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(Photo: Artwork of St. Benedict, displayed in parish rectory)
(c. 480 - c. 547)
Feast Day: July 11
Benedict was born in 480 into a distinguished family in Nursia, Italy. (His twin sister was a nun, St. Scholastica). He was educated in Rome, was repelled by the vices of the city and in about 500 fled to Enfide, thirty miles away. He decided to live the life of a hermit and settled at mountainous Subiaco. There Benedict met a monk, Romanus, who gave him the monk's habit. By his advice Benedict became a hermit and for three years, unknown to men, lived in a cave; Romanus served the saint and reportedly visited him frequently, and on fixed days brought him food.
Despite Benedict’s desire for solitude, his holiness and austerities became known and he was asked to be the abbot of a community of monks at Vicovaro. He accepted, but when the monks resisted his strict rule and tried to poison him, he returned to Subiaco. Still, the shift from hermit to community life had begun for him, and soon he attracted great numbers of disciples. He organized them into twelve monasteries under individual priors he appointed, made manual work part of the program, and soon Subiaco became a center of spirituality and learning. He left suddenly, reportedly because of the efforts of a neighboring priest, Florentius, to undermine his work, and in about 525 settled at Monte Cassino. He had an idea of gathering various families of monks into one “Grand Monastery” to give them the benefit of unity, fraternity, permanent worship in one house. Finally in about 530 he began to build what was to become one of the most famous monasteries in the world and considered to be the birthplace of Western monasticism—Monte Cassino, commanding three narrow valleys running toward the mountains north of Naples.
Soon disciples again flocked to him as his reputation for holiness, wisdom, and miracles spread far and wide. He destroyed a pagan temple to Apollo, brought the people of the neighboring area back to Christianity. He organized the monks into a single monastic community and wrote his famous rule prescribing common sense, a life of moderate asceticism, prayer, study, and work, and stressed obedience, stability, zeal, and had the Divine Office as the center of monastic life; it was to affect spiritual and monastic life in the West for centuries to come. While ruling his monks (most of who, including Benedict, were not ordained), he counseled rulers and Popes, ministered to the poor and destitute about him, and tried to repair the ravages of the Lombard Totila’s invasion. He died at Monte Cassino on March 21, 547. He was canonized in 1220.
Benedictine asceticism is known for its moderation, and Benedictine charity has always shown concern for the people in the surrounding countryside. In the course of the Middle Ages, all monasticism in the West was gradually brought under the Rule of St. Benedict.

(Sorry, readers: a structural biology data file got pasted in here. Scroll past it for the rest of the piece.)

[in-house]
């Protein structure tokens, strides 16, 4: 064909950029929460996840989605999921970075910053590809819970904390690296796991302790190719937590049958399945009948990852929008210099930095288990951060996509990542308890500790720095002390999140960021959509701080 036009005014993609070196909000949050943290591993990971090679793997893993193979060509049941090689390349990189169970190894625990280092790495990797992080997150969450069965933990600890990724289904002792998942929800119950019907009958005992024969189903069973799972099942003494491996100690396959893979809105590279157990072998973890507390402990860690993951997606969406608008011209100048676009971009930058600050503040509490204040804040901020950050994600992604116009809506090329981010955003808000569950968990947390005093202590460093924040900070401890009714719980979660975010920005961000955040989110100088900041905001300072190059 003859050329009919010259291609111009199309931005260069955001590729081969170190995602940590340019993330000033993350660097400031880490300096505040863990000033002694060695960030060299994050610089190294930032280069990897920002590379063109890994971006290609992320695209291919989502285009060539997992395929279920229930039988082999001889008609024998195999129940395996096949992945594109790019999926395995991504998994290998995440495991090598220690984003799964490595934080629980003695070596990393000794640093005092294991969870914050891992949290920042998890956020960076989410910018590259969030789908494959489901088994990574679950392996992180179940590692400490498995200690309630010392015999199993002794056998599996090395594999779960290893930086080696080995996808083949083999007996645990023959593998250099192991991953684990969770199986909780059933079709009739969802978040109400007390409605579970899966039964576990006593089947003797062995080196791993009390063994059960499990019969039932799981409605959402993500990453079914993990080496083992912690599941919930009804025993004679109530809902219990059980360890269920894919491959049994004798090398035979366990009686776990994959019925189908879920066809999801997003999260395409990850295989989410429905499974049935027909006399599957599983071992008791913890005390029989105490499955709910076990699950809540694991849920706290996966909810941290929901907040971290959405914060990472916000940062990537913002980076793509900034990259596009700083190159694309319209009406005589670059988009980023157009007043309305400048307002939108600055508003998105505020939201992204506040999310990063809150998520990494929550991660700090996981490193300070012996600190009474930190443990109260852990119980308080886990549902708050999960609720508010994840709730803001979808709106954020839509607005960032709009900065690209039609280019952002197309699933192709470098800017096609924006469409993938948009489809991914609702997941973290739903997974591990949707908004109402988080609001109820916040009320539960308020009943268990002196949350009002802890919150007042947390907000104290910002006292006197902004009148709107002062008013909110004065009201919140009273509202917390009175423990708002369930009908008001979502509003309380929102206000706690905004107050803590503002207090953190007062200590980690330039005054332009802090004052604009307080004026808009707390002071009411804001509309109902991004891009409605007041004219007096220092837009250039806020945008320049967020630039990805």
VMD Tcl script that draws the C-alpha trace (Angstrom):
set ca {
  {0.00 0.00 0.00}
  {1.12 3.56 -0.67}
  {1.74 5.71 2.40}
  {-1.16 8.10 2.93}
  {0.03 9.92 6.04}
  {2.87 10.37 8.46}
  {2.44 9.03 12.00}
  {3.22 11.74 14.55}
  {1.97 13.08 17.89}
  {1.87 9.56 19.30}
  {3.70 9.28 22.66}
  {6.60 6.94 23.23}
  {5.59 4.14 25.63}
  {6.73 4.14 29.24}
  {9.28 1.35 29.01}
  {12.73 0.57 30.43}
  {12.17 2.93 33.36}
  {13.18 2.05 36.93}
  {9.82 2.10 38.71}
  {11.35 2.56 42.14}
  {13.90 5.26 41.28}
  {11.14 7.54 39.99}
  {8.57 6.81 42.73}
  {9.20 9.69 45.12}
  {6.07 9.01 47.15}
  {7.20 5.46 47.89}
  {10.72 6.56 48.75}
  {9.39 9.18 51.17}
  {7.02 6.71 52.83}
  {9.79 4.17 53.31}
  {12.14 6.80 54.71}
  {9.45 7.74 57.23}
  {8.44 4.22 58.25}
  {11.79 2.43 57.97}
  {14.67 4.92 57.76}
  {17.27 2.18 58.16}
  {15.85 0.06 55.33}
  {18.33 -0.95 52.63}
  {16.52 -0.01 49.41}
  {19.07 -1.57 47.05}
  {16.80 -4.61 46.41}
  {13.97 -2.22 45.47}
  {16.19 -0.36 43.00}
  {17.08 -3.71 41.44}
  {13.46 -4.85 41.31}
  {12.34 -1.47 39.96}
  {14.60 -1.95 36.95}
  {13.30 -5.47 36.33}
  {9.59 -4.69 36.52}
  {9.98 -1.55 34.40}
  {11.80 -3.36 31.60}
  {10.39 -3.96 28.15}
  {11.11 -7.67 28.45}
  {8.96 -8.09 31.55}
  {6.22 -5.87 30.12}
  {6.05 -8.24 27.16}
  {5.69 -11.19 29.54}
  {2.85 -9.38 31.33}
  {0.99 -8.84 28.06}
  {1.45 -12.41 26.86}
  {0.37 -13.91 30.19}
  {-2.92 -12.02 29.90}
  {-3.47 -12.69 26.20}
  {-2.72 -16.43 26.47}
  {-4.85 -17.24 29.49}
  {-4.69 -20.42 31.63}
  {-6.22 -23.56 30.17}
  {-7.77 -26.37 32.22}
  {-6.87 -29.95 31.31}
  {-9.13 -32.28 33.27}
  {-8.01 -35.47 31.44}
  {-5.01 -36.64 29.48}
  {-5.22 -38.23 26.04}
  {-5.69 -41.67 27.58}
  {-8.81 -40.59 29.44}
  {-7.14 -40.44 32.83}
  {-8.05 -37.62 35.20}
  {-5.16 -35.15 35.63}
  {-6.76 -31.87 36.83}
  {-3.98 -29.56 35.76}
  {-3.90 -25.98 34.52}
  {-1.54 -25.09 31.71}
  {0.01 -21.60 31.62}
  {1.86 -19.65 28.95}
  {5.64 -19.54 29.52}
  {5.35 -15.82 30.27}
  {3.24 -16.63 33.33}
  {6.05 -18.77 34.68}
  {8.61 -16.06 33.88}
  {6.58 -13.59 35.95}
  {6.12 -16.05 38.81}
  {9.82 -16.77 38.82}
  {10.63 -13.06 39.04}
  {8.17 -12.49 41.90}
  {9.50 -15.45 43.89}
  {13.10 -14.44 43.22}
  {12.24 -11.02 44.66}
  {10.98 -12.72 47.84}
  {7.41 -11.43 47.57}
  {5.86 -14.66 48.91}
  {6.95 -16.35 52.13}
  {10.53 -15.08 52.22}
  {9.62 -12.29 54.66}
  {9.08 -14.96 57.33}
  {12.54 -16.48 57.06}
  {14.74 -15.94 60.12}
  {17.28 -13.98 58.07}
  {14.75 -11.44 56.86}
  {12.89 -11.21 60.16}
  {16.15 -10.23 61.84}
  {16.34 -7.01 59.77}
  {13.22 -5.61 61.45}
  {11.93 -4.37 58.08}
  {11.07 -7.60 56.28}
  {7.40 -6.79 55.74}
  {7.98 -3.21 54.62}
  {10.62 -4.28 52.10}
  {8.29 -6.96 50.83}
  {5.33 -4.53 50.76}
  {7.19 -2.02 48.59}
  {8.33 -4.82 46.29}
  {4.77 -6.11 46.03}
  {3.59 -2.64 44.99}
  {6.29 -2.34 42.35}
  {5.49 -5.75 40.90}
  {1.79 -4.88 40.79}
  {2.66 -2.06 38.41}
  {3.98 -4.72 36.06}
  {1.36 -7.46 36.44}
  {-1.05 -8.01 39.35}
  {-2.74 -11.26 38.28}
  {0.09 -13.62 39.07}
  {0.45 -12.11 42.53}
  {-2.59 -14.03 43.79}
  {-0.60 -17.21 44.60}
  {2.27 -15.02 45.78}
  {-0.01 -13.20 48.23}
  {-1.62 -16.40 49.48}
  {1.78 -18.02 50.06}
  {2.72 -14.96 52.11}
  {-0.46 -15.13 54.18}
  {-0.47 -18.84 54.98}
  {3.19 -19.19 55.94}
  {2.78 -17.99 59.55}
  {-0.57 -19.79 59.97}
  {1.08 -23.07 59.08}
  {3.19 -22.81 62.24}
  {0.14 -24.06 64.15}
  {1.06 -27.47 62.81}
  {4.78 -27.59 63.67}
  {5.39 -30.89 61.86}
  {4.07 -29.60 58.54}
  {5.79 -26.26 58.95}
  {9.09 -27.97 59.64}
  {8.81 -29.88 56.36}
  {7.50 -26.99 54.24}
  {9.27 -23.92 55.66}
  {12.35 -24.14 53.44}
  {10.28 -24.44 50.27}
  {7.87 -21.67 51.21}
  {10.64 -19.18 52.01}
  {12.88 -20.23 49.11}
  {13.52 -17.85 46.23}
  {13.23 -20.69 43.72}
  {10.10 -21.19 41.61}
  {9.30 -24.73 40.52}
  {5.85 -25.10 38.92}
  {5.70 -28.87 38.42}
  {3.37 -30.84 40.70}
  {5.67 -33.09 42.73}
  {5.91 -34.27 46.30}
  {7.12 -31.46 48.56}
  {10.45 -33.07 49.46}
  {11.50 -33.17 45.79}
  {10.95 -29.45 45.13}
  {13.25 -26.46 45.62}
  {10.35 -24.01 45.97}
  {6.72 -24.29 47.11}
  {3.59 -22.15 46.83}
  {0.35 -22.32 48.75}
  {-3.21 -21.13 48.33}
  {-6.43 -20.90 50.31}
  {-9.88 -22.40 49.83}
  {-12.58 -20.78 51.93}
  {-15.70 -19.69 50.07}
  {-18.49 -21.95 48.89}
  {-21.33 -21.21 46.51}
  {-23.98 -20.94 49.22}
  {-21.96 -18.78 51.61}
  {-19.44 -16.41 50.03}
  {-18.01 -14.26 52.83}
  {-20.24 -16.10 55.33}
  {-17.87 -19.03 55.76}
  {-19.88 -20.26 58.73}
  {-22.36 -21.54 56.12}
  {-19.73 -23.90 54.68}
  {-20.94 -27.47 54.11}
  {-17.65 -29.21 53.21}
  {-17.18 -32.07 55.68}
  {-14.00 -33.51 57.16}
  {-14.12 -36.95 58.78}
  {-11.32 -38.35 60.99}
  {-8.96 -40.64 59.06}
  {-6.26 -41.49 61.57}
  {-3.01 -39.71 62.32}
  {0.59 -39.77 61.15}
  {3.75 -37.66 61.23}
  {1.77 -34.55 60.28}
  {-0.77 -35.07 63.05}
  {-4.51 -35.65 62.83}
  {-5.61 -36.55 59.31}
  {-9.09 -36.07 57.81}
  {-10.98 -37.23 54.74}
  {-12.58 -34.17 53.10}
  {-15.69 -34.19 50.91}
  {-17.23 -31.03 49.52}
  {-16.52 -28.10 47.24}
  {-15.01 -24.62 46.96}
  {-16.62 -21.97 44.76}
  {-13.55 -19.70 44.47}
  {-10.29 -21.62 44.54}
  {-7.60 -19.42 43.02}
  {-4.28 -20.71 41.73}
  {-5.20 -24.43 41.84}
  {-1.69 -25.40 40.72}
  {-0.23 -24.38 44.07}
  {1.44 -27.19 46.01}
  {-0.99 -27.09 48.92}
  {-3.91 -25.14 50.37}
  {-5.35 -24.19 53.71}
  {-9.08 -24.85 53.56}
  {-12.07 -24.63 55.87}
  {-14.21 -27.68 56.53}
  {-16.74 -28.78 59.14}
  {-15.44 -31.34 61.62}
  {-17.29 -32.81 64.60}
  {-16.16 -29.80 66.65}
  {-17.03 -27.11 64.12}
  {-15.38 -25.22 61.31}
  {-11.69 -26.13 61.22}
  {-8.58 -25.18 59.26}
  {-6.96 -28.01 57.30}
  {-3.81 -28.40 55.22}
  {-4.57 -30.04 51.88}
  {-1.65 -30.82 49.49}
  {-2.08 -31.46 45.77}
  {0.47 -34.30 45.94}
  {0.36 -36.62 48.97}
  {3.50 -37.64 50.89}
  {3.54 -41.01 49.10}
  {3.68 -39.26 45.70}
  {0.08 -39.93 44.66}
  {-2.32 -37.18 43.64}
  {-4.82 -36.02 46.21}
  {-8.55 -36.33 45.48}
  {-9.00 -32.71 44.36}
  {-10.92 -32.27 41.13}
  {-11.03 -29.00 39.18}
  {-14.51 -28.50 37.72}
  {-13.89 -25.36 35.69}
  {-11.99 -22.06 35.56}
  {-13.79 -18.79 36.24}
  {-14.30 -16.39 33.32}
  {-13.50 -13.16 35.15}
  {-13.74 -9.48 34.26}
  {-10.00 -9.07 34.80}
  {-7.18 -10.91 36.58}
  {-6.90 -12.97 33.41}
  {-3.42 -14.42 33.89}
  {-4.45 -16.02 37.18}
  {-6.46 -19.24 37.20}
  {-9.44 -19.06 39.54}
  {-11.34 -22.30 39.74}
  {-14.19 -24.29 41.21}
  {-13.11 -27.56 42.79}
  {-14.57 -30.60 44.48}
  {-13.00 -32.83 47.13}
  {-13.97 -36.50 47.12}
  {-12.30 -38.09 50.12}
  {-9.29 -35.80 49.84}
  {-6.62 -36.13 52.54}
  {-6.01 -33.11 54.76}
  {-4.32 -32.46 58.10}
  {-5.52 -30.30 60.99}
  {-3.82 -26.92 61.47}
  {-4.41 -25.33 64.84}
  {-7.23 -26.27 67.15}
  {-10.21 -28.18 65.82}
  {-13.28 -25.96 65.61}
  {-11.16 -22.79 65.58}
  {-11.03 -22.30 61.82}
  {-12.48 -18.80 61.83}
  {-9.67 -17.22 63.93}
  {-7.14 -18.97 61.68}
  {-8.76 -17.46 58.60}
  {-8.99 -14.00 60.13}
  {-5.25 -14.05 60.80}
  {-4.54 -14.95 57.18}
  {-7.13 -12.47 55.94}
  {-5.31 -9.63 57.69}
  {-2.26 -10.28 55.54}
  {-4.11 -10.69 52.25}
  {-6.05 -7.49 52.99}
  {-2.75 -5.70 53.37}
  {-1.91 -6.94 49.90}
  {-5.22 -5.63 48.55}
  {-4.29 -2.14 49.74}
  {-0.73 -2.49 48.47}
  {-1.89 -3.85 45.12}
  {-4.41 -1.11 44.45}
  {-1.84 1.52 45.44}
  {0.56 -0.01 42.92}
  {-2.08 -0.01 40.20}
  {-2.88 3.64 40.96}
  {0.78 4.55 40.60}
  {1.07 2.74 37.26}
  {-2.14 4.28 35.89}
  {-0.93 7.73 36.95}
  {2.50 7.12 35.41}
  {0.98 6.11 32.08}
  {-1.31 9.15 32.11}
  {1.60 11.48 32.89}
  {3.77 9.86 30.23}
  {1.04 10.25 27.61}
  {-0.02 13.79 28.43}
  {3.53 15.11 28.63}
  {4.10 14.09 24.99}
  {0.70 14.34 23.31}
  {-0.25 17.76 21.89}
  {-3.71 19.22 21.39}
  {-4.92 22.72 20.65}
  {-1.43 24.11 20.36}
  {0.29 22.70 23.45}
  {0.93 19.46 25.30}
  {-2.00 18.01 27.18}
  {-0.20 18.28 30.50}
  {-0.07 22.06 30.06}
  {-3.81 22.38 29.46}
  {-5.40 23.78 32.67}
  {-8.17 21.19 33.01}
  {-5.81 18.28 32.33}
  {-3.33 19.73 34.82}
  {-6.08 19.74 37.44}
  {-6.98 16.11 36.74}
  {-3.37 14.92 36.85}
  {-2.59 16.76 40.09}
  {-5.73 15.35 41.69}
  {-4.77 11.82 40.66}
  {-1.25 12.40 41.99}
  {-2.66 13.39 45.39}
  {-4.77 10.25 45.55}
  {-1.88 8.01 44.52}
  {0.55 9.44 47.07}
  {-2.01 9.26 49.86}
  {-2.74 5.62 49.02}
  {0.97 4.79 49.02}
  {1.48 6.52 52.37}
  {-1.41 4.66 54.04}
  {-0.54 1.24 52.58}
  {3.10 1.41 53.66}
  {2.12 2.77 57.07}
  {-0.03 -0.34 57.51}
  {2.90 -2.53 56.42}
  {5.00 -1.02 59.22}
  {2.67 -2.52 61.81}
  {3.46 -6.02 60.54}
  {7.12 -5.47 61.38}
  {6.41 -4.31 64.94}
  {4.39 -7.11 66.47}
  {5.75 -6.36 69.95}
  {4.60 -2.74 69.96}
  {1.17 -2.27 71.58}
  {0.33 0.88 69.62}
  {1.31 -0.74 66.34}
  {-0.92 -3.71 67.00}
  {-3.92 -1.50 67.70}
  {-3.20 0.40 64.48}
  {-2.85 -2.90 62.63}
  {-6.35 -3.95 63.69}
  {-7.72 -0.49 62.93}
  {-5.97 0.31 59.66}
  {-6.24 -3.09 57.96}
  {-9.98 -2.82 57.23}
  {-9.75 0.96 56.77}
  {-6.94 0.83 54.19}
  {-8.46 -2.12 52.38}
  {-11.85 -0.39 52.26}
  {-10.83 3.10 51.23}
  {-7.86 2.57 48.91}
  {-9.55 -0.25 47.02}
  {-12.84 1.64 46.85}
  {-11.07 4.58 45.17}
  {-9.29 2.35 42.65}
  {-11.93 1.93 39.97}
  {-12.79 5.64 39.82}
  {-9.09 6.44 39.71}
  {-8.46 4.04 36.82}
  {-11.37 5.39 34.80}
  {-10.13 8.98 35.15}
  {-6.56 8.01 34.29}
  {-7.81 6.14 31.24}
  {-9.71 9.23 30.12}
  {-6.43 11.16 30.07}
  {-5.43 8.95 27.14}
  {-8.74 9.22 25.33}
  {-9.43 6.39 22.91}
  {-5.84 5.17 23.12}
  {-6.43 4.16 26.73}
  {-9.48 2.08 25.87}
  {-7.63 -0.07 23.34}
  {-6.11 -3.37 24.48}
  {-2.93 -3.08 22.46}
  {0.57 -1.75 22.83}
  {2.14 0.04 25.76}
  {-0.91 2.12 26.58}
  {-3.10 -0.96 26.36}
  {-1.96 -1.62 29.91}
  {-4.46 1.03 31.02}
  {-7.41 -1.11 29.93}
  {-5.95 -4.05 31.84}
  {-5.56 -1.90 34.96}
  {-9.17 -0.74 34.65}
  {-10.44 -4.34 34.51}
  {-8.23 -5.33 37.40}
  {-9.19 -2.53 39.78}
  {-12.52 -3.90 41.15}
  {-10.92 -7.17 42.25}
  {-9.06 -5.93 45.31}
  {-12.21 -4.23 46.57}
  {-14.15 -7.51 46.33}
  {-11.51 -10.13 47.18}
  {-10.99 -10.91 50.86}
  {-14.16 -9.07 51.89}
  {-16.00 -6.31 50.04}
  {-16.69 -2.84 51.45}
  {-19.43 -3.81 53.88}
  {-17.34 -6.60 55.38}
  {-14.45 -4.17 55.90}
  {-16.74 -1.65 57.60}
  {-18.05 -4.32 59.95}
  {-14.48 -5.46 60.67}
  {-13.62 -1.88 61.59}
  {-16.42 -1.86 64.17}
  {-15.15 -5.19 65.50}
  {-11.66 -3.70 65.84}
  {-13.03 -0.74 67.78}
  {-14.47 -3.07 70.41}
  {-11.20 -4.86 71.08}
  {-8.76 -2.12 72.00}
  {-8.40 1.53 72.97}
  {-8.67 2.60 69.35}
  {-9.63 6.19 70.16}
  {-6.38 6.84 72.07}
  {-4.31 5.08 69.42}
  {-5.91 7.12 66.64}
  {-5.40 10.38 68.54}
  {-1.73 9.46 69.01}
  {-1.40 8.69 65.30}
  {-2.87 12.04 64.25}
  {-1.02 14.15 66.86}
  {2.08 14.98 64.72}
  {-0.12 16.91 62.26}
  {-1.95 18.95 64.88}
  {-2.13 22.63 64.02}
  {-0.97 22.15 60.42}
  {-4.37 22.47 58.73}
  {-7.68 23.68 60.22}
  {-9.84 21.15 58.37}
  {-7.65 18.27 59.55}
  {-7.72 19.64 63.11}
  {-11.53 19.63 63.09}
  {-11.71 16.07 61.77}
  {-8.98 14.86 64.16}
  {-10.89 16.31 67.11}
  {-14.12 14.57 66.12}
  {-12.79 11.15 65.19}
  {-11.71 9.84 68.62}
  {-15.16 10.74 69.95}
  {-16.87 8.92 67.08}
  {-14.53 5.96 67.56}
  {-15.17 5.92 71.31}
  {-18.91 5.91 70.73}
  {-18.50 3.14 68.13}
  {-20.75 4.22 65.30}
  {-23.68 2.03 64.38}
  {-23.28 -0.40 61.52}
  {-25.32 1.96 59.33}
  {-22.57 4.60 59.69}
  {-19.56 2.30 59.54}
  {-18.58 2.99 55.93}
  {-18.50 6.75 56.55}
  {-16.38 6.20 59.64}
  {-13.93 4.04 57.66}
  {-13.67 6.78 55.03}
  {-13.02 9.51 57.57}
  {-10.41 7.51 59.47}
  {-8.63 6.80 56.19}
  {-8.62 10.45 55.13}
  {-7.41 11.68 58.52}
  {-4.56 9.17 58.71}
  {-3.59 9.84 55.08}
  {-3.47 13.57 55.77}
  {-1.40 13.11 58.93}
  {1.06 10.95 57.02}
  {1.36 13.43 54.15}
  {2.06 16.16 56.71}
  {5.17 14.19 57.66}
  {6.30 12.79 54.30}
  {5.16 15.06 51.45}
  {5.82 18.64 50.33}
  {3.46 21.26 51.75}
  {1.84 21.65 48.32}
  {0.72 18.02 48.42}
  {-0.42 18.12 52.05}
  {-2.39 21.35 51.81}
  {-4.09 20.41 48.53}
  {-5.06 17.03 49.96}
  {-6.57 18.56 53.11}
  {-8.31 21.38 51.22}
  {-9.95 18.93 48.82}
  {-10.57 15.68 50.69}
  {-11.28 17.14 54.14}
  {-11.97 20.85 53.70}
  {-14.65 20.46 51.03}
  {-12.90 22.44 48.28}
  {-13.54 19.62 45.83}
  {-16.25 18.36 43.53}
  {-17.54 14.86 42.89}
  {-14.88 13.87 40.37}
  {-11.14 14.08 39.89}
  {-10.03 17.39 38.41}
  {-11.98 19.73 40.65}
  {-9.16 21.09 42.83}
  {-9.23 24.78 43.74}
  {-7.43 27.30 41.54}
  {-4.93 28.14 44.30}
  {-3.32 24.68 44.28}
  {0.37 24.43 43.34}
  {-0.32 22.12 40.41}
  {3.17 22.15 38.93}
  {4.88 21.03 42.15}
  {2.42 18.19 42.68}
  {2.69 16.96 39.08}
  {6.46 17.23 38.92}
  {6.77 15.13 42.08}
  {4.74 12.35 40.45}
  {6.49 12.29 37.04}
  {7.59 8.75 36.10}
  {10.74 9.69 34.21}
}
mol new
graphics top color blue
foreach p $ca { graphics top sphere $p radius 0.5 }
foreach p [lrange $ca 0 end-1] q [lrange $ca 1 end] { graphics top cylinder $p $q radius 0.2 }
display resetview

Today the Benedictine family is represented by two branches: the Benedictine Federation and the Cistercians.
Benedict’s twin sister, St. Scholastica founded and was abbess of a convent at Plombariola near Monte Cassino. She died there in 547, days after a visit to her brother. She is considered the first Benedictine nun. Her feast day is February 10.
The Church has been blessed through Benedictine devotion to the liturgy, not only in its actual celebration with rich and proper ceremony in the great abbeys, but also through the scholarly studies of many of its members. We should be grateful to those who both preserve and adapt the genuine tradition of worship in the Church.
Benedict’s First Miracle:
At Enfide, Benedict worked his first miracle by restoring to perfect condition an earthenware wheat-sifter (capisterium) which his old servant had accidentally broken. The notoriety which this miracle brought upon Benedict drove him to escape still farther from social life, and "he fled . . . . and sought the more retired district of Subiaco". –excerpted from “Saints” -ewtn.com
--- excerpts taken from “Dictionary of Saints” by John J. Delaney; “Saints” franciscanmedia.org; and “Saint Calendar” ewtn.com
**Public Masses have resumed, with social distancing and other restrictions.**
See Links to Online Masses on our homepage.
Regular Mass Times:
Sunday: 9:00 AM
Saturday: Vigil Mass 6:00 PM
Weekday Mass: M,Tu,W,F ~ 9:00 AM, and First Sat. of month~ 9:00 AM
Saturday: 5:15-5:45 PM
Sunday: 8:15-8:45 AM
Saturdays: 7:30pm-9:30pm, and All Day on First Saturdays
Rosary & Divine Mercy Chaplet:
Saturday: 5:00 PM
Sunday: 8:00 AM
St. Benedict Catholic Church
P. O. Box 595
Doniphan, MO 63935
Pastor phone: 573-785-9635 or 573-785-0401, 573-351-1107
Parish Office Hours: vary
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